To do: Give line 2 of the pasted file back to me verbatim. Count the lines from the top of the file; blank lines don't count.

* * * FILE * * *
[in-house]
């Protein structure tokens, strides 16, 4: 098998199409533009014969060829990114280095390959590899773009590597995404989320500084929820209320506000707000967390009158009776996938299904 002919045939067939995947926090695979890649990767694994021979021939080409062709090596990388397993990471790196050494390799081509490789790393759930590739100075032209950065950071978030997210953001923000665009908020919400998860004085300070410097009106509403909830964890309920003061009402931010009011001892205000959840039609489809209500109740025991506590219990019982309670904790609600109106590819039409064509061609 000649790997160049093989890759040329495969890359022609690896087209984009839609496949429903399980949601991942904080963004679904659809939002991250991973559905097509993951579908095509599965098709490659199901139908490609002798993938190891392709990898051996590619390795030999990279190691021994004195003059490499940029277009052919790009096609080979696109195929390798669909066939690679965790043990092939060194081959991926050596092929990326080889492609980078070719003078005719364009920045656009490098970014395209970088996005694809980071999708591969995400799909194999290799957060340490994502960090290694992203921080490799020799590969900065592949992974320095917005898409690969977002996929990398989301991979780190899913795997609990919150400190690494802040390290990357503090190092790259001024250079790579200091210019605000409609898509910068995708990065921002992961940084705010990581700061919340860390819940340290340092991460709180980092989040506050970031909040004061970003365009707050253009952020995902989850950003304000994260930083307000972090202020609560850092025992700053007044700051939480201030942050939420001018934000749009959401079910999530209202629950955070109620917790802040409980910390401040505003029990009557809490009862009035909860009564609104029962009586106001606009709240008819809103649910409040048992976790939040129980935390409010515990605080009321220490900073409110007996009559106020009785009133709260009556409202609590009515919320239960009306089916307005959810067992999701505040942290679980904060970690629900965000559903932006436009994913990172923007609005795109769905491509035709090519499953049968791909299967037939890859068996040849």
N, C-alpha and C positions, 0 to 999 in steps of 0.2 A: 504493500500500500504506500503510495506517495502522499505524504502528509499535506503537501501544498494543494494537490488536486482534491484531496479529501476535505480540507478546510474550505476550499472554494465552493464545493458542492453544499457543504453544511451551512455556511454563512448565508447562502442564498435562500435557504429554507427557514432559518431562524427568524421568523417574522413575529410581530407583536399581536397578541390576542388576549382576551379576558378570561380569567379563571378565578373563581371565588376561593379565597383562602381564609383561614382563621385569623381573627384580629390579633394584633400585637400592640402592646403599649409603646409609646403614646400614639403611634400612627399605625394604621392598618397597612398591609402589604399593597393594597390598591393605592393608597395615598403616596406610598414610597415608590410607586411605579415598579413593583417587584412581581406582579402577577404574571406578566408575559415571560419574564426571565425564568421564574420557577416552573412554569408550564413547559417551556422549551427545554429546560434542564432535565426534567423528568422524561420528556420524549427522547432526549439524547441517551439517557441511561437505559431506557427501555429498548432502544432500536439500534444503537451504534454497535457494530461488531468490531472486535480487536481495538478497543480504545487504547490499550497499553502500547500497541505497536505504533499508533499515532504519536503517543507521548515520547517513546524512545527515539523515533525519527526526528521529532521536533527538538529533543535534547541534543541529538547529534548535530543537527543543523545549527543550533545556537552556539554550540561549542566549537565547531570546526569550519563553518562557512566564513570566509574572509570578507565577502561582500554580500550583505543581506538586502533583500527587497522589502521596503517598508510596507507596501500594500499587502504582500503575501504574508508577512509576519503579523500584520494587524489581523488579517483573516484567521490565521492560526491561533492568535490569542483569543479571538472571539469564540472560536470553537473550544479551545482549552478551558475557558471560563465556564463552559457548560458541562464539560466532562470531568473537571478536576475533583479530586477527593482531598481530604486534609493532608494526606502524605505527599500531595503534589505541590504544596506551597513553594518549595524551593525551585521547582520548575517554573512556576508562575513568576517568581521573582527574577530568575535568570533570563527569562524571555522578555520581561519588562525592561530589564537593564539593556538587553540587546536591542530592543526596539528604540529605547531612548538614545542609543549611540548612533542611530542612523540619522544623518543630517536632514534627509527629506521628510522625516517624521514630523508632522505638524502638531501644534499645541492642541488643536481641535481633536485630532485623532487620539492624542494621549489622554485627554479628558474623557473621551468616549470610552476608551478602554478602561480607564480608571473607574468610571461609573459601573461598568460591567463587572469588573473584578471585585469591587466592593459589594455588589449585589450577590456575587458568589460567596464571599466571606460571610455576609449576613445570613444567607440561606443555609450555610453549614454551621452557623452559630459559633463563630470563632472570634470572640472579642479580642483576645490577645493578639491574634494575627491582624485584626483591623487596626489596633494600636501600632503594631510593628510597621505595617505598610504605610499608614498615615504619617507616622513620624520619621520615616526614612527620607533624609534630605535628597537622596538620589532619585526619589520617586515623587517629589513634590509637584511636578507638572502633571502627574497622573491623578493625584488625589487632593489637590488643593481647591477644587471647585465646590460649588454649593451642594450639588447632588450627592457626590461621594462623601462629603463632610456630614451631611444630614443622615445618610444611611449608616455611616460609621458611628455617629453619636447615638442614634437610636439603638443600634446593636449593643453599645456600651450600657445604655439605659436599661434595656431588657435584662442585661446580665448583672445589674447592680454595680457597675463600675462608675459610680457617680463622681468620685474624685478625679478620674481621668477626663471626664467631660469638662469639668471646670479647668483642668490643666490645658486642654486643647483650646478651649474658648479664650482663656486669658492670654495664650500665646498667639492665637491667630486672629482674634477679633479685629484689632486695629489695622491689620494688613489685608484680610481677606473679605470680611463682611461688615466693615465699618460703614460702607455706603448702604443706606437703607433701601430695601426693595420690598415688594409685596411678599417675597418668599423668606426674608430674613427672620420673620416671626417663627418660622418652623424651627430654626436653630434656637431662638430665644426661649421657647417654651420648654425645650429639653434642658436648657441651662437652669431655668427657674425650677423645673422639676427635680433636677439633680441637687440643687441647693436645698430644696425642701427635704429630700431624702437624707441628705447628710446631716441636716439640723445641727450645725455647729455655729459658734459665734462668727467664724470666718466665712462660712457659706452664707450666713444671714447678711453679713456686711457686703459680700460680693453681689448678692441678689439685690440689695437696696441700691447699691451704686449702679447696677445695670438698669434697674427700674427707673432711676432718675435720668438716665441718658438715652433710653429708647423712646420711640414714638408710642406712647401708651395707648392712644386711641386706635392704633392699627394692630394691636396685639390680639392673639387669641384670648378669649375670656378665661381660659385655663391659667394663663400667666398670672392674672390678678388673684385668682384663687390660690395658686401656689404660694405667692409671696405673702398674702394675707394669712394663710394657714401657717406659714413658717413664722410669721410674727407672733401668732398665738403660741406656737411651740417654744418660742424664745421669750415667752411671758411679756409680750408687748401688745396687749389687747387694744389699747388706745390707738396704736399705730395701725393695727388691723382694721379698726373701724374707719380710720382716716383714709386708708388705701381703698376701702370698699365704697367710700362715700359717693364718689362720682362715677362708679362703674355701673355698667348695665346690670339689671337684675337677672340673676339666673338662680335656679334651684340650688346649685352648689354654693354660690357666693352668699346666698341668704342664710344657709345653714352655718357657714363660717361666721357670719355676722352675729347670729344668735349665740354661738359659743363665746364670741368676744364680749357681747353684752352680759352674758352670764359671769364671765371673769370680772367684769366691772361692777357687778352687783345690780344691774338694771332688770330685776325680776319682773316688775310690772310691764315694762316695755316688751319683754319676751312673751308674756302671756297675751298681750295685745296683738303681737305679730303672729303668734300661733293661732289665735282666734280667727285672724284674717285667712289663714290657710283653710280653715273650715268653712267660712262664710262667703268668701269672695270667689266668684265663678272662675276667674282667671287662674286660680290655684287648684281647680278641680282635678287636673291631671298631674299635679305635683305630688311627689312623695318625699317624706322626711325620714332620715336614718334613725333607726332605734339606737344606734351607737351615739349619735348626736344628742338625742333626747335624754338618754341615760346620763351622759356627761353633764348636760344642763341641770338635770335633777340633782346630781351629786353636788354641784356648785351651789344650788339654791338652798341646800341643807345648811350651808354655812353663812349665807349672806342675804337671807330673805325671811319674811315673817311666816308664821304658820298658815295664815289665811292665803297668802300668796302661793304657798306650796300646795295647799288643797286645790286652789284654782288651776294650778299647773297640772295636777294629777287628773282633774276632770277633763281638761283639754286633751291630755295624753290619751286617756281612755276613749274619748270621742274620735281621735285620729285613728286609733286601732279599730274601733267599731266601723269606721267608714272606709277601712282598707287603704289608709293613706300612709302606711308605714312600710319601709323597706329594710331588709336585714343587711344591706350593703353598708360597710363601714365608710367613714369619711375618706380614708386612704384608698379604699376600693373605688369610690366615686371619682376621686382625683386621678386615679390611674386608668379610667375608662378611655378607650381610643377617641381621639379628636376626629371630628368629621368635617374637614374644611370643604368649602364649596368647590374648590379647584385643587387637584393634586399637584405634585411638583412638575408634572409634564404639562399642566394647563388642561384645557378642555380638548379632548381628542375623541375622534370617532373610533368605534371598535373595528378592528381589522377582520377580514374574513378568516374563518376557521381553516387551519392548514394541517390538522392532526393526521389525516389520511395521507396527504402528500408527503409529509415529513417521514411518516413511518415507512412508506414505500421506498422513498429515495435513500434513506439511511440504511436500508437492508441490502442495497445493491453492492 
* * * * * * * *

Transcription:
């Protein structure tokens, strides 16, 4: 098998199409533009014969060829990114280095390959590899773009590597995404989320500084929820209320506000707000967390009158009776996938299904 002919045939067939995947926090695979890649990767694994021979021939080409062709090596990388397993990471790196050494390799081509490789790393759930590739100075032209950065950071978030997210953001923000665009908020919400998860004085300070410097009106509403909830964890309920003061009402931010009011001892205000959840039609489809209500109740025991506590219990019982309670904790609600109106590819039409064509061609 000649790997160049093989890759040329495969890359022609690896087209984009839609496949429903399980949601991942904080963004679904659809939002991250991973559905097509993951579908095509599965098709490659199901139908490609002798993938190891392709990898051996590619390795030999990279190691021994004195003059490499940029277009052919790009096609080979696109195929390798669909066939690679965790043990092939060194081959991926050596092929990326080889492609980078070719003078005719364009920045656009490098970014395209970088996005694809980071999708591969995400799909194999290799957060340490994502960090290694992203921080490799020799590969900065592949992974320095917005898409690969977002996929990398989301991979780190899913795997609990919150400190690494802040390290990357503090190092790259001024250079790579200091210019605000409609898509910068995708990065921002992961940084705010990581700061919340860390819940340290340092991460709180980092989040506050970031909040004061970003365009707050253009952020995902989850950003304000994260930083307000972090202020609560850092025992700053007044700051939480201030942050939420001018934000749009959401079910999530209202629950955070109620917790802040409980910390401040505003029990009557809490009862009035909860009564609104029962009586106001606009709240008819809103649910409040048992976790939040129980935390409010515990605080009321220490900073409110007996009559106020009785009133709260009556409202609590009515919320239960009306089916307005959810067992999701505040942290679980904060970690629900965000559903932006436009994913990172923007609005795109769905491509035709090519499953049968791909299967037939890859068996040849």